1970s Tribute

Discussion in 'Gibson SG' started by Angry Tele, Jul 29, 2012.

  1. Angry Tele

    Angry Tele Member

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    are these nitro? One source says they are but another says theyre not.

    the body smells like nitro but I put some acetone on it and nothing happened so I dont know what to think.

    Im pretty sure the neck is satin-poly, but I dont know about the body. whatever it is its really thin.
     
  2. Angry Tele

    Angry Tele Member

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    I oiled the fretboard today with some boiled linseed oil and it darkened up nicely.

    heres before and after:

    before
    [​IMG]
    before
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    after
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    after
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    [​IMG]
     
  3. Jonny Rocker

    Jonny Rocker Active Member

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    Looks really nice indeed.
     
  4. Mr. Happy

    Mr. Happy Well-Known Member

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    All I can think everytime I get into this thread is "I want one of them 70's tribute SG"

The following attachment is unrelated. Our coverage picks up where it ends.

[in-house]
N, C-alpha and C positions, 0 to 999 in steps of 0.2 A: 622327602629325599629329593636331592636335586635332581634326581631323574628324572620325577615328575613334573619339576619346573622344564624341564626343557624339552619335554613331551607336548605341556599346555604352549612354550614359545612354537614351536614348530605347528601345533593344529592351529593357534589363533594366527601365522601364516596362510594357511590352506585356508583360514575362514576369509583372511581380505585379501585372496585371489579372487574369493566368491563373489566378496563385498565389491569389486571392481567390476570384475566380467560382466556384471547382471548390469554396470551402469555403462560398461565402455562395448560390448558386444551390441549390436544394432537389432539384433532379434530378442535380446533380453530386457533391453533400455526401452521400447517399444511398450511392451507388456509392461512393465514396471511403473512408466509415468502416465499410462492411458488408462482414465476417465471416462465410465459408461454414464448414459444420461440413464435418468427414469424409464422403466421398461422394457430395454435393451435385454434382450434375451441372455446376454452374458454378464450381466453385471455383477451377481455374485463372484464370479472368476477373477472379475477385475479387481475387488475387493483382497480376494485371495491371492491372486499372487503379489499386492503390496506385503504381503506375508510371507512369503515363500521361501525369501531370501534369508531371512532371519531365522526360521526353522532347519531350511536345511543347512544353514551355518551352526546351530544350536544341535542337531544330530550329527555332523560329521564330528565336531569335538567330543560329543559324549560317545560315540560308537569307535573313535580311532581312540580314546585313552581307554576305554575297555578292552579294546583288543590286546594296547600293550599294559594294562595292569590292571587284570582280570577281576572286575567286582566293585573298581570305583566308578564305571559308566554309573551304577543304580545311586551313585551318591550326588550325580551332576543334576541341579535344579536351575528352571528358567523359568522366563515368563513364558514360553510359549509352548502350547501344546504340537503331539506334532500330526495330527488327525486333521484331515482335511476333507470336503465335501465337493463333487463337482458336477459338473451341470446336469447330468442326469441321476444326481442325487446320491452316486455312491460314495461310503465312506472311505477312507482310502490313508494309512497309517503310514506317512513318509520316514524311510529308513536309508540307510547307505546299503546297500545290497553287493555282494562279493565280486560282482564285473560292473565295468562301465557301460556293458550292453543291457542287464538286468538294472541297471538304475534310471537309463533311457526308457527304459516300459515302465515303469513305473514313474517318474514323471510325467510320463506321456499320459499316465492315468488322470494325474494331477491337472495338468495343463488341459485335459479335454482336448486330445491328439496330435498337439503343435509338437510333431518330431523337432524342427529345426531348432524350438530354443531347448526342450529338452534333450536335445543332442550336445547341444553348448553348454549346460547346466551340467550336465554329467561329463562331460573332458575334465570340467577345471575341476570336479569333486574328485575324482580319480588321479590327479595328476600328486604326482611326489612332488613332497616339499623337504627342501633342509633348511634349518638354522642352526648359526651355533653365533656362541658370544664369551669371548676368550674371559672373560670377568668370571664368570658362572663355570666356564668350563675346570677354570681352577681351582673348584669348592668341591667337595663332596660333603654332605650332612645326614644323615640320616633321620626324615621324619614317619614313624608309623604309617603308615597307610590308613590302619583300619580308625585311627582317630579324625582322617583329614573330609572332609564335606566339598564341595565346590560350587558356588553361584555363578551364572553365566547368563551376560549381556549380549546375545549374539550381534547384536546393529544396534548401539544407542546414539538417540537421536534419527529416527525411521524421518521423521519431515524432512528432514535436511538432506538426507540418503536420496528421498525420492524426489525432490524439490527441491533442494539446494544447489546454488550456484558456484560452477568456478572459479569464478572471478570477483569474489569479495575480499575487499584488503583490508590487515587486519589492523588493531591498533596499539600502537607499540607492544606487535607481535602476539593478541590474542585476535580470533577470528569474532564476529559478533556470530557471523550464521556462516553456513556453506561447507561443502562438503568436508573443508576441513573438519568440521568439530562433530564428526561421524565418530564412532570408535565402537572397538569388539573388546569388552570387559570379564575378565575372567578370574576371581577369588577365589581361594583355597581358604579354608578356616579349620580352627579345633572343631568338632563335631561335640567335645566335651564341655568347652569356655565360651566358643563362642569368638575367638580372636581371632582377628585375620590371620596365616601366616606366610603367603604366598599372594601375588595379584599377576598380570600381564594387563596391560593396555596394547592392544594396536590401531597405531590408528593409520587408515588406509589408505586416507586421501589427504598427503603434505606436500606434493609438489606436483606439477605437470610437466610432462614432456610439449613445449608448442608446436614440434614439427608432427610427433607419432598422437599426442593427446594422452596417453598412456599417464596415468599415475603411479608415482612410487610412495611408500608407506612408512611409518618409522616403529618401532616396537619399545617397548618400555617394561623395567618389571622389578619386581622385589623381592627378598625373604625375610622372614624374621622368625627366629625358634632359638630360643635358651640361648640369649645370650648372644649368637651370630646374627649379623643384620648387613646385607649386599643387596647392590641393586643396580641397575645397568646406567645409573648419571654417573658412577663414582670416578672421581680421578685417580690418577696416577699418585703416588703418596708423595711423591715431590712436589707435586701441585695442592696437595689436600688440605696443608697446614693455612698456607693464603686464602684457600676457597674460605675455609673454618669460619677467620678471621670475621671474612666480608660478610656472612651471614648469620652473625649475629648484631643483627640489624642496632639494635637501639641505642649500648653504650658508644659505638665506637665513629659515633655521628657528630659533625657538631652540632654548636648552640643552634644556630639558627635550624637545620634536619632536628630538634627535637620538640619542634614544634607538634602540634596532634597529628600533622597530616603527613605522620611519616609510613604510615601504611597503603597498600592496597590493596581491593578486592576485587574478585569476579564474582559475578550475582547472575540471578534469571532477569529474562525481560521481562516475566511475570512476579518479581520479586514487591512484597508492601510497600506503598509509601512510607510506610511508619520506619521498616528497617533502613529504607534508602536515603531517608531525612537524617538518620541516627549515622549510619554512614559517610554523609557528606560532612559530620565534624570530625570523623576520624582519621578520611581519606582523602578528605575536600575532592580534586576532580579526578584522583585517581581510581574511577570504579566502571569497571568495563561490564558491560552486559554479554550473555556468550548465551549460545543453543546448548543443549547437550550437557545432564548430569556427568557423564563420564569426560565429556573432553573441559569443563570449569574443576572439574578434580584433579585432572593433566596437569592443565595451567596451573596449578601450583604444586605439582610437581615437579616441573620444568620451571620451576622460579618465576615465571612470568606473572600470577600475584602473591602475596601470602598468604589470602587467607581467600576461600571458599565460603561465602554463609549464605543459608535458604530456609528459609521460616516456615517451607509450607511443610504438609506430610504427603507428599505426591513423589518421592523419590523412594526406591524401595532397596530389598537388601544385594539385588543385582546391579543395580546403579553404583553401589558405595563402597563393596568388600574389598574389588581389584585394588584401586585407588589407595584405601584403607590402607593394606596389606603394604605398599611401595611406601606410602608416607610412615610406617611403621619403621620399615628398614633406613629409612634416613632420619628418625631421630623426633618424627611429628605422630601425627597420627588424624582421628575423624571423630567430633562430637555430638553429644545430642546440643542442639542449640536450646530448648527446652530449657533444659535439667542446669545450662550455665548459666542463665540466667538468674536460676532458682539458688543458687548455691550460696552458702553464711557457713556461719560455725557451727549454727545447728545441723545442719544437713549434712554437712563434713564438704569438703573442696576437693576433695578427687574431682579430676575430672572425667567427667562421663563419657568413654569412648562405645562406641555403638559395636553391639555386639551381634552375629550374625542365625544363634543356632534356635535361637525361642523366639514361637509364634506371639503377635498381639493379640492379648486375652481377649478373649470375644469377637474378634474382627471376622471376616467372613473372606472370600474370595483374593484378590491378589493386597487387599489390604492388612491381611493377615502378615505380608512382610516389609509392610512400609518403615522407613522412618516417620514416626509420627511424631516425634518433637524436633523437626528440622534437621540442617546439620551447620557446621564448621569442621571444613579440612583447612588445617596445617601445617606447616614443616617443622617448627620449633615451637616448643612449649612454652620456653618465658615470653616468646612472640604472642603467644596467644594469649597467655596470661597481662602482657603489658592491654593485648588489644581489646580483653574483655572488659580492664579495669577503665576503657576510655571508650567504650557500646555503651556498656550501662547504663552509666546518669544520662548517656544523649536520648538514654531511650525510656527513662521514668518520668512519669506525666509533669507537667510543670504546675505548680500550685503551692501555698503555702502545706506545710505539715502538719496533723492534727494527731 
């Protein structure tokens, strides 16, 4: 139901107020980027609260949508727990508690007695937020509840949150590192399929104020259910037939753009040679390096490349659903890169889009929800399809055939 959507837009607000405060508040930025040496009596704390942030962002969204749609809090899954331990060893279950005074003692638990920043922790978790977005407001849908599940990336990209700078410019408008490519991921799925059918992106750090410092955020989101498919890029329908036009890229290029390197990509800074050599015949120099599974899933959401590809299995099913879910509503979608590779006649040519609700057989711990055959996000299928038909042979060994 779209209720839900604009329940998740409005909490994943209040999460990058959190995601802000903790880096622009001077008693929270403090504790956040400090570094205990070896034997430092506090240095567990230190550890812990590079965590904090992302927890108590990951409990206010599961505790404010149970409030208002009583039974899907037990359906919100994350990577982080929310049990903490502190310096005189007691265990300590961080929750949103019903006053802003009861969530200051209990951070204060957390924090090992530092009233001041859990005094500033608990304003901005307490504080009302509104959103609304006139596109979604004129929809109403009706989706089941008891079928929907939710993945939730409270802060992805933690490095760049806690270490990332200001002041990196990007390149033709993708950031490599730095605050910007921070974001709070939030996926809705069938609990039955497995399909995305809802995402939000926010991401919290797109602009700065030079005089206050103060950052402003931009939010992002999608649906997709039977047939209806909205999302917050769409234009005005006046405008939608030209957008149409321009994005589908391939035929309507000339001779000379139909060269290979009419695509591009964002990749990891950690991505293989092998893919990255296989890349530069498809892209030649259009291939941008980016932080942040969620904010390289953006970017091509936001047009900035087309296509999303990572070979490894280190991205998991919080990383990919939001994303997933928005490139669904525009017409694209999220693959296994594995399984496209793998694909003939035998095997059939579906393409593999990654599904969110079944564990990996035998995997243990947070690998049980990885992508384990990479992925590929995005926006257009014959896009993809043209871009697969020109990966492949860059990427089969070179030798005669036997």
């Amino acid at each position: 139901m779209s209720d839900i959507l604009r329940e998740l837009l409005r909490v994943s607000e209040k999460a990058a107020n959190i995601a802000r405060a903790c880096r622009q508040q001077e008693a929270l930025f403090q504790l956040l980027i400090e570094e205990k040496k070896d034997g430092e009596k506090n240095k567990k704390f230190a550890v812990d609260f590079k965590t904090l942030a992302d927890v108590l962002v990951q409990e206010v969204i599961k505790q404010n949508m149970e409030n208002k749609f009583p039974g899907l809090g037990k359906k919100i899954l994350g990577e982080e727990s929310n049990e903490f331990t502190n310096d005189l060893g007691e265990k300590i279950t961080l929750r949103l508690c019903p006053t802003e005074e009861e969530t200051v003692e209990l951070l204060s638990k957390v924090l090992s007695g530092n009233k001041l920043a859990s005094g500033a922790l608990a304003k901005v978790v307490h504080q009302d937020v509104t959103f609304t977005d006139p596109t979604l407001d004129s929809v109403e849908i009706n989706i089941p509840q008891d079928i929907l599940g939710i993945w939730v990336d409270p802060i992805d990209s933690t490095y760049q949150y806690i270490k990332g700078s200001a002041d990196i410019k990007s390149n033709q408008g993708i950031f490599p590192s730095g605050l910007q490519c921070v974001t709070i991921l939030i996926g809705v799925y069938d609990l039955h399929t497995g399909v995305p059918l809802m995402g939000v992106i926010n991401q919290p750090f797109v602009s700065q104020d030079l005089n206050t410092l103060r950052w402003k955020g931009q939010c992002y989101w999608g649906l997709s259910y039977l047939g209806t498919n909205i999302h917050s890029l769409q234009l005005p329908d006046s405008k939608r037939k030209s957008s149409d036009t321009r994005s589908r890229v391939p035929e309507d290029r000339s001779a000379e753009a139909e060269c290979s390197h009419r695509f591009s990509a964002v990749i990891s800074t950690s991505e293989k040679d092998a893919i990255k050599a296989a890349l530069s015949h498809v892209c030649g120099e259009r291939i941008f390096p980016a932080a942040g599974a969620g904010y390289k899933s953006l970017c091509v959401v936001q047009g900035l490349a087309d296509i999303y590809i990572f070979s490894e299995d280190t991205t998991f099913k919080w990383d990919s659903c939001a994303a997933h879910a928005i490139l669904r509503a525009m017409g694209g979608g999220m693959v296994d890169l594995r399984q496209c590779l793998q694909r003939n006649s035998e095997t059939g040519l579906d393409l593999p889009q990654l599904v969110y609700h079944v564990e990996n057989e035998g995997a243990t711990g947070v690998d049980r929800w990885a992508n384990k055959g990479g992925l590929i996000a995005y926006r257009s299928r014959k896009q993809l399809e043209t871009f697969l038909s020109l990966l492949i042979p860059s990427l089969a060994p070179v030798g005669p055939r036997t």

5. Lhvr

    Lhvr Active Member

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    I am also thinking of changing the pickguard of such black SG and also the pickup frames IF I will decide for a black one. Do you know where I can get black frames for mini humbuckers?
     
  6. oldrockfan

    oldrockfan Well-Known Member

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    like the after look on that fretboard! Where do you find the boiled linseed oil?
     
  7. koaguilds

    koaguilds Well-Known Member

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    Lowes, Home Depot, etc... I've read in 1990's and early 2000's Guild Guitar and also Heritage guitar catalogs to use Raw Linseed oil. Not sure of the difference or if it even matters?? I've used Raw with the same results as the OP.
     
    Last edited: Aug 4, 2012
  8. sgtbeefheart

    sgtbeefheart Well-Known Member

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    Raw can take weeks to dry, boiled isn't actually boiled, but is blasted with hot air, which changes the properties of the oil, and that speeds up the drying time.
     
  9. Angry Tele

    Angry Tele Member